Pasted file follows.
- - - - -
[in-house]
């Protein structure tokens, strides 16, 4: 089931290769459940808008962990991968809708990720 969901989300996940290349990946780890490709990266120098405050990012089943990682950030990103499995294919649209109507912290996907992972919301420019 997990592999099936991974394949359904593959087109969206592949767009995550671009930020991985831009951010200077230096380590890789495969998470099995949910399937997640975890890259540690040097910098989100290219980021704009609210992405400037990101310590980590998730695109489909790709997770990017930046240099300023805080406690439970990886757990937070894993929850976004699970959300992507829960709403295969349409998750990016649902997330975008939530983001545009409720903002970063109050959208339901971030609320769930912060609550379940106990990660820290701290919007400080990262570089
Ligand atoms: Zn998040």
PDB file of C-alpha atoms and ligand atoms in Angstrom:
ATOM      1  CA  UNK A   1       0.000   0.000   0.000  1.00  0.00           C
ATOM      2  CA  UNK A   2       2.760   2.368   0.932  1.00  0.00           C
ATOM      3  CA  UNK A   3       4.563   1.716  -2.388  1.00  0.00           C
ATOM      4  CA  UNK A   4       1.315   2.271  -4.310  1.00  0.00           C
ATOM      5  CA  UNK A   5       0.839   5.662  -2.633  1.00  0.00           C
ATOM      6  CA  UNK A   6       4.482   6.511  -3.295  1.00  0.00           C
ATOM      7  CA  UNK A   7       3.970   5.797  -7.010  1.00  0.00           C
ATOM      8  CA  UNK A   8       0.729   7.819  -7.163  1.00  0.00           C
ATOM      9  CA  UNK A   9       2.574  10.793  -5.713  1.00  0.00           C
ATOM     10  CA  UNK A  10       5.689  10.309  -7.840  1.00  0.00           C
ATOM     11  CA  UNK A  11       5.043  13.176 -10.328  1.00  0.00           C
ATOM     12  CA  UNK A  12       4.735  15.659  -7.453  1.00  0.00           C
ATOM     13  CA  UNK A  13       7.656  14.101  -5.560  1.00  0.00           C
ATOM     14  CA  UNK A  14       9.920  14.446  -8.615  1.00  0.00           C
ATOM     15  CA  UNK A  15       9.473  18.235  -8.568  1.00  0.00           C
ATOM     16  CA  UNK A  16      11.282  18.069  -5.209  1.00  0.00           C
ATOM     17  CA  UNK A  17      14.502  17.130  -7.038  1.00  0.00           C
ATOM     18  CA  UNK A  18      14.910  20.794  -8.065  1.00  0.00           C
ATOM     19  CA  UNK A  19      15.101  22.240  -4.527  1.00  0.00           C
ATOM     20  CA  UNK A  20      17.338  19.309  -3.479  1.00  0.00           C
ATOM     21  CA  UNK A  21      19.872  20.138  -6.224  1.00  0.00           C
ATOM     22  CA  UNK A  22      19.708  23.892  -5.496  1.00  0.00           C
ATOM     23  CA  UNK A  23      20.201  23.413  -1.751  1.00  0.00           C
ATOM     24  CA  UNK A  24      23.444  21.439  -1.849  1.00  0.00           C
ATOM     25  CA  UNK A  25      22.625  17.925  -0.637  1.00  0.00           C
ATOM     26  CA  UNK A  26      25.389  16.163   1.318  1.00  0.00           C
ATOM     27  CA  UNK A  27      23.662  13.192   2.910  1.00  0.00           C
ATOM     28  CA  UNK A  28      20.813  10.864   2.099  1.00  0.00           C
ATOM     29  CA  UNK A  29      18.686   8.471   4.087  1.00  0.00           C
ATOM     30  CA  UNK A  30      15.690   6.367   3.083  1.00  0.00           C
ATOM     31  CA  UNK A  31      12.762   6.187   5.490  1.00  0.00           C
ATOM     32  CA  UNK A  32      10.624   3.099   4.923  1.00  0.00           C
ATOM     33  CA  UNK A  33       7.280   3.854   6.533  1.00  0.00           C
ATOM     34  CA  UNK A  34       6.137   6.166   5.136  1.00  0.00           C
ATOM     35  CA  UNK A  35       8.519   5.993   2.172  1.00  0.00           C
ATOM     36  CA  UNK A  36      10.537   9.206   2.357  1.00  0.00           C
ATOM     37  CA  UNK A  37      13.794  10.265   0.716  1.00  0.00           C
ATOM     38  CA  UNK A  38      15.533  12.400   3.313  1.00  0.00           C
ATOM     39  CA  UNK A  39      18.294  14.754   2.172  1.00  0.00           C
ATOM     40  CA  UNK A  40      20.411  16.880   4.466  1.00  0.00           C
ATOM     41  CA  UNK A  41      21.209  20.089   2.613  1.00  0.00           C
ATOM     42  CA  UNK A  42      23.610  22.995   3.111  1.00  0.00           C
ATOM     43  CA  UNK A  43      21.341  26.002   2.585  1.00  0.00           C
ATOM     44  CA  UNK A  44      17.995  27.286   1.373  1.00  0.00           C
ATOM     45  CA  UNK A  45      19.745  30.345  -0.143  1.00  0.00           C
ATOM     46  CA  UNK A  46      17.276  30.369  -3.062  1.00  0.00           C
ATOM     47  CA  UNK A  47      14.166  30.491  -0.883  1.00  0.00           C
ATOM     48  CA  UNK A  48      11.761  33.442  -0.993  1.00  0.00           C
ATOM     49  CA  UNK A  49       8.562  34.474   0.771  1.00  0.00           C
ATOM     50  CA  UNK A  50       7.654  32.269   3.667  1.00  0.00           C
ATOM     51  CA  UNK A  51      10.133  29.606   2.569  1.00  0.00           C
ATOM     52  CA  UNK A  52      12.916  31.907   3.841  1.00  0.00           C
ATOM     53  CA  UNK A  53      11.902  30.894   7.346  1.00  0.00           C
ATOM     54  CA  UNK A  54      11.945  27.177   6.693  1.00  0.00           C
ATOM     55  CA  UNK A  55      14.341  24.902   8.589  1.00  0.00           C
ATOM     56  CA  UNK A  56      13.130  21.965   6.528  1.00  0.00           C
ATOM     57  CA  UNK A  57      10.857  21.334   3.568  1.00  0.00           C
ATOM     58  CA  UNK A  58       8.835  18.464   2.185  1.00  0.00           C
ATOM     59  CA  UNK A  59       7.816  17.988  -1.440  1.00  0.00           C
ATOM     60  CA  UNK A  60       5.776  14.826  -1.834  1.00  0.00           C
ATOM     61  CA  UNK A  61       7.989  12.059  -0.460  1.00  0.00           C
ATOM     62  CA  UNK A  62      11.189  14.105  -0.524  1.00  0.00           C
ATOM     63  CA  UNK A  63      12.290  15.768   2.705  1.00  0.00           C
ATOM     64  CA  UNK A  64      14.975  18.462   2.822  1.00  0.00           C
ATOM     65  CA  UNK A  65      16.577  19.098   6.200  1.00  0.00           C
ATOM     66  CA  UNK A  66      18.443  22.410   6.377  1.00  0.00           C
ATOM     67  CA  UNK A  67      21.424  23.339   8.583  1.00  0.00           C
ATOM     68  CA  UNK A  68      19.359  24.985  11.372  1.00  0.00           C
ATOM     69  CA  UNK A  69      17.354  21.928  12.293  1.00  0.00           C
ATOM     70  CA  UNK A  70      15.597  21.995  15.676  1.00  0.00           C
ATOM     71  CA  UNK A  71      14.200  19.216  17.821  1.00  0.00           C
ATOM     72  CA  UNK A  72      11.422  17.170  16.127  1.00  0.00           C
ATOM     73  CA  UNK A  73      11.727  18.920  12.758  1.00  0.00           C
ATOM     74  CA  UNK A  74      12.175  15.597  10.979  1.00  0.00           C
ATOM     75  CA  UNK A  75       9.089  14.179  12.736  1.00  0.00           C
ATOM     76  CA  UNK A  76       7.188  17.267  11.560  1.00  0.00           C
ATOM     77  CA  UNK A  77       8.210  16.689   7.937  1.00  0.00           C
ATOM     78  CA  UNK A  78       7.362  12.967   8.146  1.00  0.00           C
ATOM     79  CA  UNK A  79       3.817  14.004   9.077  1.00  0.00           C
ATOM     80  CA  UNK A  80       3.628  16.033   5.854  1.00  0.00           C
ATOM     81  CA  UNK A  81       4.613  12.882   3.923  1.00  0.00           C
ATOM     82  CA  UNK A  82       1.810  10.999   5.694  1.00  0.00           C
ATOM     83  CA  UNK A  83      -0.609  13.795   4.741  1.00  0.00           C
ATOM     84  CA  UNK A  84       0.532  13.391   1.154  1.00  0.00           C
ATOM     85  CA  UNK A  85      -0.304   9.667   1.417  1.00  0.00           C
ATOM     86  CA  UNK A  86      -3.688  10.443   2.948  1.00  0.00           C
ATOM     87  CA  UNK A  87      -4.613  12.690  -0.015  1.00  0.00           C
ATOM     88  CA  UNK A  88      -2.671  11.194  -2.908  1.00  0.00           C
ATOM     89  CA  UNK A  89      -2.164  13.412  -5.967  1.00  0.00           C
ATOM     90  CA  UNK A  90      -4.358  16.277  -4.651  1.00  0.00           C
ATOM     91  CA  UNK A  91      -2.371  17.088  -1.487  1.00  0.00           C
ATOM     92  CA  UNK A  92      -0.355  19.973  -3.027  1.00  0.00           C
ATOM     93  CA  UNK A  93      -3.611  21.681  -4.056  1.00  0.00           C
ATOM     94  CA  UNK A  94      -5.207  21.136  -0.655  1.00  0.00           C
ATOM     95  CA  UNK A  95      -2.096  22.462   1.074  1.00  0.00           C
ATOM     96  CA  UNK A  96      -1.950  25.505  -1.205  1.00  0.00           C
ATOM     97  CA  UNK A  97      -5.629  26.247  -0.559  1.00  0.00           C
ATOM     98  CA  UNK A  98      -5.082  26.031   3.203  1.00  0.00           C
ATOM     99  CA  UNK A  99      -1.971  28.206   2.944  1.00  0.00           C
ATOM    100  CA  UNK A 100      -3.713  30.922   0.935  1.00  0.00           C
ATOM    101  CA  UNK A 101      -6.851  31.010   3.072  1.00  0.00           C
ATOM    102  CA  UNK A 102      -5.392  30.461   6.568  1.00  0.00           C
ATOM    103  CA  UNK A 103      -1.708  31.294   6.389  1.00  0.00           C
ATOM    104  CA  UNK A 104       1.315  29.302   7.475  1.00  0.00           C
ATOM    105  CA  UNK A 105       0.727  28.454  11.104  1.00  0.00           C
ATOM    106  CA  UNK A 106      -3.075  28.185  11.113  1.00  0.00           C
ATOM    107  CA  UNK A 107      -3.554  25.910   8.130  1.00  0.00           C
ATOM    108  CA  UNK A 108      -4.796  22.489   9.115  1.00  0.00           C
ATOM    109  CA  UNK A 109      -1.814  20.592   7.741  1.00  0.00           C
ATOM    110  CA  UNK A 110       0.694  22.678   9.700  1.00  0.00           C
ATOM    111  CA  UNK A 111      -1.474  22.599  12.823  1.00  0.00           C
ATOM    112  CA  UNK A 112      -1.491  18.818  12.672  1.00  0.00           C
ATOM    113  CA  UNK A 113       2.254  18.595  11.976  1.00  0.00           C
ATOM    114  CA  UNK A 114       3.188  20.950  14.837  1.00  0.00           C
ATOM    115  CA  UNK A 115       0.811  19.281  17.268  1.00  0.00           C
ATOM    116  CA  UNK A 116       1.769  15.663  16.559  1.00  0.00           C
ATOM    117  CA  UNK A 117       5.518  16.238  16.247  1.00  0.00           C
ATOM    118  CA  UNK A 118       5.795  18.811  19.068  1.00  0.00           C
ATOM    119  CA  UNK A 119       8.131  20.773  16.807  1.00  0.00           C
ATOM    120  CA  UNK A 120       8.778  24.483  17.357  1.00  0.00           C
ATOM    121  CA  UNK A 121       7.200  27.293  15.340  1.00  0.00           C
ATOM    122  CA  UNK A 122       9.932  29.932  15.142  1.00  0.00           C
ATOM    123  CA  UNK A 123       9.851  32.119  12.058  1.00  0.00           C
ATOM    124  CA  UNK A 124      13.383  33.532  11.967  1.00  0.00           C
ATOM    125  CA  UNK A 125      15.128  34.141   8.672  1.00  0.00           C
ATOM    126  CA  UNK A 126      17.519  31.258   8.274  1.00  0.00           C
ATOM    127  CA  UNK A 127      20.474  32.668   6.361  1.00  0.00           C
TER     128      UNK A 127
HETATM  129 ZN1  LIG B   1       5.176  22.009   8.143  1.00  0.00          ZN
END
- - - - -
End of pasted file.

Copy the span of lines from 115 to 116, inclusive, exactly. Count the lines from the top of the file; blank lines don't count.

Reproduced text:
ATOM    111  CA  UNK A 111      -1.474  22.599  12.823  1.00  0.00           C
ATOM    112  CA  UNK A 112      -1.491  18.818  12.672  1.00  0.00           C